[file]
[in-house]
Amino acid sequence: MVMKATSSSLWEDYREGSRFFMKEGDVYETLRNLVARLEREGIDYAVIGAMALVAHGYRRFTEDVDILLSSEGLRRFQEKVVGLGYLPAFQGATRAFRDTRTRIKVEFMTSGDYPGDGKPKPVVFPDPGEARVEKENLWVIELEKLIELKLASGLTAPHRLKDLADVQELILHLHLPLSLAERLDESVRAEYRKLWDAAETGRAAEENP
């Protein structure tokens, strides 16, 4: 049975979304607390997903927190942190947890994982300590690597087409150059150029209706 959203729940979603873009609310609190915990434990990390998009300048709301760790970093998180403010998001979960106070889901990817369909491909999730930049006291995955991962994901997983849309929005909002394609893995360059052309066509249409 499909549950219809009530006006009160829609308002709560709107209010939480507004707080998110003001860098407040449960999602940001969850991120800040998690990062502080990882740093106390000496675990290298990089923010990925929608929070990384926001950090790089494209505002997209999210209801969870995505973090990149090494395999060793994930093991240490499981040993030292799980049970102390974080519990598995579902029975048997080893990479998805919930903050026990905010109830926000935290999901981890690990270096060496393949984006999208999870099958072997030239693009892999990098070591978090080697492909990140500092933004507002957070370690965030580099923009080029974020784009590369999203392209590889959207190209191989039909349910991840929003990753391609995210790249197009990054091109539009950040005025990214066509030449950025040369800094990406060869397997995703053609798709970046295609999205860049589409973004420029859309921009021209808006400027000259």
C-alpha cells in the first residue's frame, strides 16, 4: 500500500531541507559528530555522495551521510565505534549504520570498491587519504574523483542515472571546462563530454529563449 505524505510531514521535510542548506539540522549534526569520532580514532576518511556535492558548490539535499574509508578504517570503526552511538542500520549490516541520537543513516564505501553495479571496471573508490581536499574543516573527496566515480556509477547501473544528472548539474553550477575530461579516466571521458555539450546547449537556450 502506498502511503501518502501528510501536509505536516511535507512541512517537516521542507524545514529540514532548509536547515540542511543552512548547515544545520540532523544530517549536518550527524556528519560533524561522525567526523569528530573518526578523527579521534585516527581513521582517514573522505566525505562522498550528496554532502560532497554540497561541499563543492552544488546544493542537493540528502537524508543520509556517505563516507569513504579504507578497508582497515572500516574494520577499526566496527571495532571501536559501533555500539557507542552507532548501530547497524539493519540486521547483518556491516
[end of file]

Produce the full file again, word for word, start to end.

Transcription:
[in-house]
Amino acid sequence: MVMKATSSSLWEDYREGSRFFMKEGDVYETLRNLVARLEREGIDYAVIGAMALVAHGYRRFTEDVDILLSSEGLRRFQEKVVGLGYLPAFQGATRAFRDTRTRIKVEFMTSGDYPGDGKPKPVVFPDPGEARVEKENLWVIELEKLIELKLASGLTAPHRLKDLADVQELILHLHLPLSLAERLDESVRAEYRKLWDAAETGRAAEENP
């Protein structure tokens, strides 16, 4: 049975979304607390997903927190942190947890994982300590690597087409150059150029209706 959203729940979603873009609310609190915990434990990390998009300048709301760790970093998180403010998001979960106070889901990817369909491909999730930049006291995955991962994901997983849309929005909002394609893995360059052309066509249409 499909549950219809009530006006009160829609308002709560709107209010939480507004707080998110003001860098407040449960999602940001969850991120800040998690990062502080990882740093106390000496675990290298990089923010990925929608929070990384926001950090790089494209505002997209999210209801969870995505973090990149090494395999060793994930093991240490499981040993030292799980049970102390974080519990598995579902029975048997080893990479998805919930903050026990905010109830926000935290999901981890690990270096060496393949984006999208999870099958072997030239693009892999990098070591978090080697492909990140500092933004507002957070370690965030580099923009080029974020784009590369999203392209590889959207190209191989039909349910991840929003990753391609995210790249197009990054091109539009950040005025990214066509030449950025040369800094990406060869397997995703053609798709970046295609999205860049589409973004420029859309921009021209808006400027000259």
C-alpha cells in the first residue's frame, strides 16, 4: 500500500531541507559528530555522495551521510565505534549504520570498491587519504574523483542515472571546462563530454529563449 505524505510531514521535510542548506539540522549534526569520532580514532576518511556535492558548490539535499574509508578504517570503526552511538542500520549490516541520537543513516564505501553495479571496471573508490581536499574543516573527496566515480556509477547501473544528472548539474553550477575530461579516466571521458555539450546547449537556450 502506498502511503501518502501528510501536509505536516511535507512541512517537516521542507524545514529540514532548509536547515540542511543552512548547515544545520540532523544530517549536518550527524556528519560533524561522525567526523569528530573518526578523527579521534585516527581513521582517514573522505566525505562522498550528496554532502560532497554540497561541499563543492552544488546544493542537493540528502537524508543520509556517505563516507569513504579504507578497508582497515572500516574494520577499526566496527571495532571501536559501533555500539557507542552507532548501530547497524539493519540486521547483518556491516